In March, 2009, Penn Alumni Travel traveled to South Africa with alumni from Brown University. It was a truly wonderful trip.
We began our journey in Cape Town, staying at the historic Mount Nelson Hotel with views of the amazing Table Mountain. We spotted the film crew for the film Invictus, but unfortunately saw no signs of director Clint Eastwood or stars Matt Damon and Morgan Freeman who were also staying there.
Our first day took us to Robben Island – site of the prison where Nelson Mandela spent many years in captivity. The guides were former prisoners and shared with us their experiences in the prison. I can still picture the limestone quarry where the men spent most of their day, picking and hauling the blindingly white stones in the heat of the sun.
We also spent some time outside of Cape Town, visiting wine country and Boulders Beach, home to South African penguins. Of course we stopped at the Cape of Good Hope, the most south-westerly point on the continent of Africa.
Our next stop was Zambia, where we stayed at the Livingstone Hotel, right on the banks of the mighty Zambezi River. We could sit at a bar deck along the river and see the mist from Victoria Falls, just a few hundred yards away. We walked to the falls from the hotel, sporting rain ponchos, and were amazed by the power of the water continually flowing over the falls. For many travelers, this was their favorite location. From here, some of us spent a day traveling across the border into Botswana, an experience itself, where we took a boat ride along the Chobe River where we saw bathing hippos and then visited Chobe National Park where we saw lots of elephants.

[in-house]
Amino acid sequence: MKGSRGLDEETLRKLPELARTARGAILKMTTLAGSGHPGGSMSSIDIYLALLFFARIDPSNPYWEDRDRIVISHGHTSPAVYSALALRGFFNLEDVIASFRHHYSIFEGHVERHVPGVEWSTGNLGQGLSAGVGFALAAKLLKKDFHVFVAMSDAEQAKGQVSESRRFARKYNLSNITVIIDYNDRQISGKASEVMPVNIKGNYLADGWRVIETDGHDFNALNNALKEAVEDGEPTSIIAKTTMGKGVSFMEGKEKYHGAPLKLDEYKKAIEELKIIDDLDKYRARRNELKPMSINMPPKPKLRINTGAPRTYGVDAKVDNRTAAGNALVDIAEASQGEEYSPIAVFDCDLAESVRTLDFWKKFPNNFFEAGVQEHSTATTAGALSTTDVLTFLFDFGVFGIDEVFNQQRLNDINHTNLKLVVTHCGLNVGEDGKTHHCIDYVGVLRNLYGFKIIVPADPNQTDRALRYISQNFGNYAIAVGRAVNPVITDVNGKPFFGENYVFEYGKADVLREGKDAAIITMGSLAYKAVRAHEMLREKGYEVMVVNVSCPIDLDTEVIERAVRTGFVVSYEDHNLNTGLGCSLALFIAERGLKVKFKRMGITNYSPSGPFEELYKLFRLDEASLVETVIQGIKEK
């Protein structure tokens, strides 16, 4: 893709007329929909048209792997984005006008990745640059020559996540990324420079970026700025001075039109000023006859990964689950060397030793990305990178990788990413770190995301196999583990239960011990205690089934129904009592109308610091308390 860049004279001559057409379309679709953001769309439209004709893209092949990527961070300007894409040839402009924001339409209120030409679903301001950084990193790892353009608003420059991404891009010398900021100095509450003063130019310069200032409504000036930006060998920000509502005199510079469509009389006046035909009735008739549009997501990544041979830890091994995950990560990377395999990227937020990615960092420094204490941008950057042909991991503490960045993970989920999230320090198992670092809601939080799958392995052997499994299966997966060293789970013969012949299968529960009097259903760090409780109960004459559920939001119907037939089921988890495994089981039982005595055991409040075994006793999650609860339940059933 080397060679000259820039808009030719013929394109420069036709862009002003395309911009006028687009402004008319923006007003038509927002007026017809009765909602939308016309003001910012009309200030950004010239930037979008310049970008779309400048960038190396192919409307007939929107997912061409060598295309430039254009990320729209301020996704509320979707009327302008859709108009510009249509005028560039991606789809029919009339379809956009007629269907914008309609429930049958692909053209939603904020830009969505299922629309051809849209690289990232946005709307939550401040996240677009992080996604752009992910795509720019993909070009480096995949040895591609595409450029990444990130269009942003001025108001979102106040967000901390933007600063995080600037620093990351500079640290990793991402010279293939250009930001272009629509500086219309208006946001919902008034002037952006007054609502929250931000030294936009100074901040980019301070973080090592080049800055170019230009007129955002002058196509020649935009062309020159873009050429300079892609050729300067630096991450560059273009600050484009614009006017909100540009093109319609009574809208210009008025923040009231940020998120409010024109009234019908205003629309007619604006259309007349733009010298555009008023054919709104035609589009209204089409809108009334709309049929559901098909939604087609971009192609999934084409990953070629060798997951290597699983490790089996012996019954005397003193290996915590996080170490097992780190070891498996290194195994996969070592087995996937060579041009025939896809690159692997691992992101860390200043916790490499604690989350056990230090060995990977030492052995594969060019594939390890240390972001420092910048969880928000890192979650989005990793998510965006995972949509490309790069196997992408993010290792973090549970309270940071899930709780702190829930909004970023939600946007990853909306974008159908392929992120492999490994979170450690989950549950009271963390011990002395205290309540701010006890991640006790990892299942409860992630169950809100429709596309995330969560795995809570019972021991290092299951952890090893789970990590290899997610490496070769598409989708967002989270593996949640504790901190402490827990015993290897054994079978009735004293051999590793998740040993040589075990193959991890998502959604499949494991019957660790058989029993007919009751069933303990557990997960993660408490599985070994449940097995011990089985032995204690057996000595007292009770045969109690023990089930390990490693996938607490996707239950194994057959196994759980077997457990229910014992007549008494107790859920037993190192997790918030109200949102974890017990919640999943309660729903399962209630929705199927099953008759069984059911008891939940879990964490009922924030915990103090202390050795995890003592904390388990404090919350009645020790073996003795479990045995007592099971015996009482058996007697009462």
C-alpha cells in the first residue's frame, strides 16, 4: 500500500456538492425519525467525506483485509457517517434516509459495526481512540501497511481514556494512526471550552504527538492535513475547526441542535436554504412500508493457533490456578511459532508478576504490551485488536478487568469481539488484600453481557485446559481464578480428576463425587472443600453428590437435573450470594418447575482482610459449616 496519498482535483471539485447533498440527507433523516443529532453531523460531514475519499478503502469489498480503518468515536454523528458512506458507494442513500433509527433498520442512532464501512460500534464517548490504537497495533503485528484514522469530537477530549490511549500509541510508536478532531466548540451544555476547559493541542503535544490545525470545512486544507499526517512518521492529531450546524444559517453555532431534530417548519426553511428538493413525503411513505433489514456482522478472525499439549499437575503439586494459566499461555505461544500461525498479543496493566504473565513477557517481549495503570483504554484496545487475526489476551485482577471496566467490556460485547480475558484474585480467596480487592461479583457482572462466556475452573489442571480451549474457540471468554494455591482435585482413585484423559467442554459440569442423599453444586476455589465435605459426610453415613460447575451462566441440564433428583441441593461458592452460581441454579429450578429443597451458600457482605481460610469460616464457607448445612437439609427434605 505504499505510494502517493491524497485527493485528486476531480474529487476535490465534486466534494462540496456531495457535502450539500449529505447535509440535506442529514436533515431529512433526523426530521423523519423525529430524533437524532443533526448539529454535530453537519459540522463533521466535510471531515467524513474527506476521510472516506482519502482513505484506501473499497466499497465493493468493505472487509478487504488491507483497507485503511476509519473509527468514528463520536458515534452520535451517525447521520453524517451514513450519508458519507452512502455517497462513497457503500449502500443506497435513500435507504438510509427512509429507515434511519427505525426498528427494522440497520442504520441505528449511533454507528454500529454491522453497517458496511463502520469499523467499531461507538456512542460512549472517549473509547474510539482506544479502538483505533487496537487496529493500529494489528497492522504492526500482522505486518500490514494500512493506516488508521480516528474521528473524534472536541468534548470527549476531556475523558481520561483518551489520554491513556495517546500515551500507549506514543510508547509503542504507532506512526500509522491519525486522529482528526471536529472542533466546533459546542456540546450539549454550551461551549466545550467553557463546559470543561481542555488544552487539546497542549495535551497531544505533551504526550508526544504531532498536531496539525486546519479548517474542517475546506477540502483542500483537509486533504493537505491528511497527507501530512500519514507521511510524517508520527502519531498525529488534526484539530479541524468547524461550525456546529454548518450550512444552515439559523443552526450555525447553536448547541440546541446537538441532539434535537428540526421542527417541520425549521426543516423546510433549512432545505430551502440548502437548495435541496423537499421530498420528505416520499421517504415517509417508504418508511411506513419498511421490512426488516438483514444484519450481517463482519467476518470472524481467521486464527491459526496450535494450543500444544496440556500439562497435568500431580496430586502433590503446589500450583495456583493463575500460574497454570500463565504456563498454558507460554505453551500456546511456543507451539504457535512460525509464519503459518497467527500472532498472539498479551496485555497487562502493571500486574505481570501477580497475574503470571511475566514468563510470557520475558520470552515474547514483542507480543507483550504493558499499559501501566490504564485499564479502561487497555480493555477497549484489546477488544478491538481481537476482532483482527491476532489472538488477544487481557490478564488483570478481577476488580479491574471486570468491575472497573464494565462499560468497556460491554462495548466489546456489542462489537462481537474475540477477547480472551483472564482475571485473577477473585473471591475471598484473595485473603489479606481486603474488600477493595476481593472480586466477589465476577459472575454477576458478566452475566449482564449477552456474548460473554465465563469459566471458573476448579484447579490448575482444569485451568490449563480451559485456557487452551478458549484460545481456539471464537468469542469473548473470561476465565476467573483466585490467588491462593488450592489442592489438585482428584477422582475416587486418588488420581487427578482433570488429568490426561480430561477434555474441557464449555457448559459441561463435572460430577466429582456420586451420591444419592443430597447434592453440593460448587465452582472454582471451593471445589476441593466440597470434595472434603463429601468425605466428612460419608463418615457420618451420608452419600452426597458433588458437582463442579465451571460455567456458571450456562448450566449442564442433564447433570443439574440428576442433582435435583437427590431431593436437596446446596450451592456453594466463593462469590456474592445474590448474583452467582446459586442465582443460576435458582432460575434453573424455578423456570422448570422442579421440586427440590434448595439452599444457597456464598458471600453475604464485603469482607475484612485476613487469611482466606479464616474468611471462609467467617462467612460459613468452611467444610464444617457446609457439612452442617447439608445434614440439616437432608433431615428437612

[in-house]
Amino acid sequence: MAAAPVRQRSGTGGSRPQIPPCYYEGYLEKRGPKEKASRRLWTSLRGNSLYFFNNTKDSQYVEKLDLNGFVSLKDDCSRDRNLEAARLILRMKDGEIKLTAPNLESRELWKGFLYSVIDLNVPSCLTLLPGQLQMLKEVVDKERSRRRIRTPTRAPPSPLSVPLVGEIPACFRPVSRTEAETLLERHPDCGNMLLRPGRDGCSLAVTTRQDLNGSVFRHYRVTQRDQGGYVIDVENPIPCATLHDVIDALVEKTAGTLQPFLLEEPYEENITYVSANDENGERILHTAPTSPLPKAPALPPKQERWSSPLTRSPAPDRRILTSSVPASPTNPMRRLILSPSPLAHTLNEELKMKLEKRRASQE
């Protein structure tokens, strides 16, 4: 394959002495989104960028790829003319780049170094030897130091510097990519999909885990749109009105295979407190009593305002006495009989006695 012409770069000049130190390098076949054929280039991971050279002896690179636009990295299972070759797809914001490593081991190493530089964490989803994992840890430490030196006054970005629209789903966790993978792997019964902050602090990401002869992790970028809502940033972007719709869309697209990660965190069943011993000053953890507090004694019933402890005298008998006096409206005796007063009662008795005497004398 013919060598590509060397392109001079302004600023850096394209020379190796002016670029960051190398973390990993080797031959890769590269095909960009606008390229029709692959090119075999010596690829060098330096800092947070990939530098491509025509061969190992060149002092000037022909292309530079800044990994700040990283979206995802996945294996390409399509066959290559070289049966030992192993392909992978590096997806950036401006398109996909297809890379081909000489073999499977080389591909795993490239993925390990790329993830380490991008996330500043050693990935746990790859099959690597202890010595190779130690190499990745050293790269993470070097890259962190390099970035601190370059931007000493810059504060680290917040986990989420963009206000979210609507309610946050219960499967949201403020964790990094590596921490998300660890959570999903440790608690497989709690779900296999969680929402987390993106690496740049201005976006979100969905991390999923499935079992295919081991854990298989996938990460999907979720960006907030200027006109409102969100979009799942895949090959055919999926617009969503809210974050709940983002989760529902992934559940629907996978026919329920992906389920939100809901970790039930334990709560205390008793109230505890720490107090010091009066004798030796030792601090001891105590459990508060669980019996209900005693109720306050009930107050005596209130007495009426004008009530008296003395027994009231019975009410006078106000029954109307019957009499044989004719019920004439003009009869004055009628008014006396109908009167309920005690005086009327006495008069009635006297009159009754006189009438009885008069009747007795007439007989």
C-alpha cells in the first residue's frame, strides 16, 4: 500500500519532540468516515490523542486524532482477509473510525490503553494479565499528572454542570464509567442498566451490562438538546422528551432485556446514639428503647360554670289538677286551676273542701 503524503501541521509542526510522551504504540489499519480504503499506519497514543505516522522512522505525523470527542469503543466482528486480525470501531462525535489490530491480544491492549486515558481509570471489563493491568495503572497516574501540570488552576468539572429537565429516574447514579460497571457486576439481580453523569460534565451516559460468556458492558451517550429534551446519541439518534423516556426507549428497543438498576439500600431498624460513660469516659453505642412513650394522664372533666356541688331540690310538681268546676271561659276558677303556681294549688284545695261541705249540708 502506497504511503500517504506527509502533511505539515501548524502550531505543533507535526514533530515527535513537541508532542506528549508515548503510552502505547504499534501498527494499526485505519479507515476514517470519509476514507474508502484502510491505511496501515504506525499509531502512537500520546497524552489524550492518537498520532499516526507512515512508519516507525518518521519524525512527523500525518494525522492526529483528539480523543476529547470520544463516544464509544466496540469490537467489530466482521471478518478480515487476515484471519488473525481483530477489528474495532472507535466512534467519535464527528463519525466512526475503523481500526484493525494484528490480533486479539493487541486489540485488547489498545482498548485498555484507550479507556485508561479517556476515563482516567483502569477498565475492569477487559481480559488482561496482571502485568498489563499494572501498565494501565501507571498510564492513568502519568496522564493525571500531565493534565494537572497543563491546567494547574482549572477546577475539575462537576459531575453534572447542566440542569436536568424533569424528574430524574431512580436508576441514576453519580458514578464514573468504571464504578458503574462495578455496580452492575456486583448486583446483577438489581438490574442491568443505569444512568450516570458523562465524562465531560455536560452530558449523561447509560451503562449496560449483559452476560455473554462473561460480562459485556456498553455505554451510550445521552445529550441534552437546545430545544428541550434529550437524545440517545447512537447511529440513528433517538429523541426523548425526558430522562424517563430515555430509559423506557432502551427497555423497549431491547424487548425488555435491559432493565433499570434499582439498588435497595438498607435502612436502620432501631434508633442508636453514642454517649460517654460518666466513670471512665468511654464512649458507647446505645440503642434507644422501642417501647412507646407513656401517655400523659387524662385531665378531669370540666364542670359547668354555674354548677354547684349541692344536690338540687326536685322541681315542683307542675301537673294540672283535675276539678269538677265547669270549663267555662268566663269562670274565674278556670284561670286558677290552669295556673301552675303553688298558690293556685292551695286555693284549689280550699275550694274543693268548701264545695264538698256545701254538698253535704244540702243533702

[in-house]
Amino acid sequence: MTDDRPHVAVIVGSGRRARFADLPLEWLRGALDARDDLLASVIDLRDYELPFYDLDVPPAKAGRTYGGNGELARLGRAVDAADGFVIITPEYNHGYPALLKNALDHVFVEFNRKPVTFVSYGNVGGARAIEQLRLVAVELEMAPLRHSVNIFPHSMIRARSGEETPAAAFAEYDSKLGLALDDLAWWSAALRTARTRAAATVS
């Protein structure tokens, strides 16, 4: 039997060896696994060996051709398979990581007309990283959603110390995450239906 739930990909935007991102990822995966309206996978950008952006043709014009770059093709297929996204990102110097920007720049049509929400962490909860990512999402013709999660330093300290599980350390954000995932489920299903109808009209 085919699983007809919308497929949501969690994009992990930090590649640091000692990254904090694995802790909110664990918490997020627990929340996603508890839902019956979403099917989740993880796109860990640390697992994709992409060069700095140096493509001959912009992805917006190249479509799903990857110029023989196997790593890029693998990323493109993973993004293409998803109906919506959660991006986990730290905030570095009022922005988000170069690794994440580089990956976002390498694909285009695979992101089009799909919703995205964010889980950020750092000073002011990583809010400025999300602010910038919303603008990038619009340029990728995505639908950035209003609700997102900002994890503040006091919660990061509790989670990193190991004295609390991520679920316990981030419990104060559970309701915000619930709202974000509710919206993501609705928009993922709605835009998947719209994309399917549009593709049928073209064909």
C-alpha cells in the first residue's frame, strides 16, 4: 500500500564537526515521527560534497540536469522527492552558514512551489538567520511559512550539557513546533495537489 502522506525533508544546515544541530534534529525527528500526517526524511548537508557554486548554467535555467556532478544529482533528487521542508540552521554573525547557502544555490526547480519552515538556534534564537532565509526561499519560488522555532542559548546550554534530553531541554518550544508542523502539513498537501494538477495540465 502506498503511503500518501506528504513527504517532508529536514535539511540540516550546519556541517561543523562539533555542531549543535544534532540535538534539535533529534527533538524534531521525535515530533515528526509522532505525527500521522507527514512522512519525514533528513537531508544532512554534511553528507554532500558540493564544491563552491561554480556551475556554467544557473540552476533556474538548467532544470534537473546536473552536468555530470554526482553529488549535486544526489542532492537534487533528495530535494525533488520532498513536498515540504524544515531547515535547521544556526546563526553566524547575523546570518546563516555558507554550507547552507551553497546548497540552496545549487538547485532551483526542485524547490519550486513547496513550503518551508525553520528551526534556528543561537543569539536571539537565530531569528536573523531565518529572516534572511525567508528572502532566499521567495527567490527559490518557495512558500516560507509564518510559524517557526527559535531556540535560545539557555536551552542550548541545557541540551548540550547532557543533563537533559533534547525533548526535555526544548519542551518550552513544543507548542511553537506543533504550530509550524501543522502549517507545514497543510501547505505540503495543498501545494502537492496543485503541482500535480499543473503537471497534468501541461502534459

We next traveled to Johannesburg, where we toured the city and visited the moving Apartheid Museum. We were fortunate to have a special tour of the Court and Justice Chambers of the Constitutional Court of South Africa, thanks to Penn alumna Yvonne Mokgoro, GL’90, HON’09. While there we encountered Justice Albie Sachs, who was active in the anti-apartheid movement, losing an arm in a bomb attack. He graciously agreed to stand in our photo. Justice Mokgoro then met us at our hotel for dinner, and we all were fascinated by her life story, her experiences at Penn, and her insights into the problems South Africa faces.
Our trip ended with several days of safari in Kruger National Park. While I was excited to go on a safari, my first ever, I don’t think I realized how much I would enjoy it. We rose early every morning, to go on rides before the sun rose to spot the wildlife before the heat of the day set in. After a few hours, we returned for breakfast. Some of us then would go on safari walks with the guides, armed with rifles, as we tread through the bush. Our hearts really started racing when a rhinoceros was sniffing around right near us – to get out of his way we were instructed to stand behind a tree as they can’t turn quickly. After a restful afternoon, we would head out again in the late afternoon. What fun we had seeing many birds, giraffes, rhinos, wildebeest, gazelles, zebras, hippos, elephants, and lions. Our photos don’t quite capture the majest and beauty of these animals, nor of the country as a whole.
We are offering this program in October (Oct. 12 – 26), again partnering with Brown Travelers. Visit our website to see more details of this wonderful program.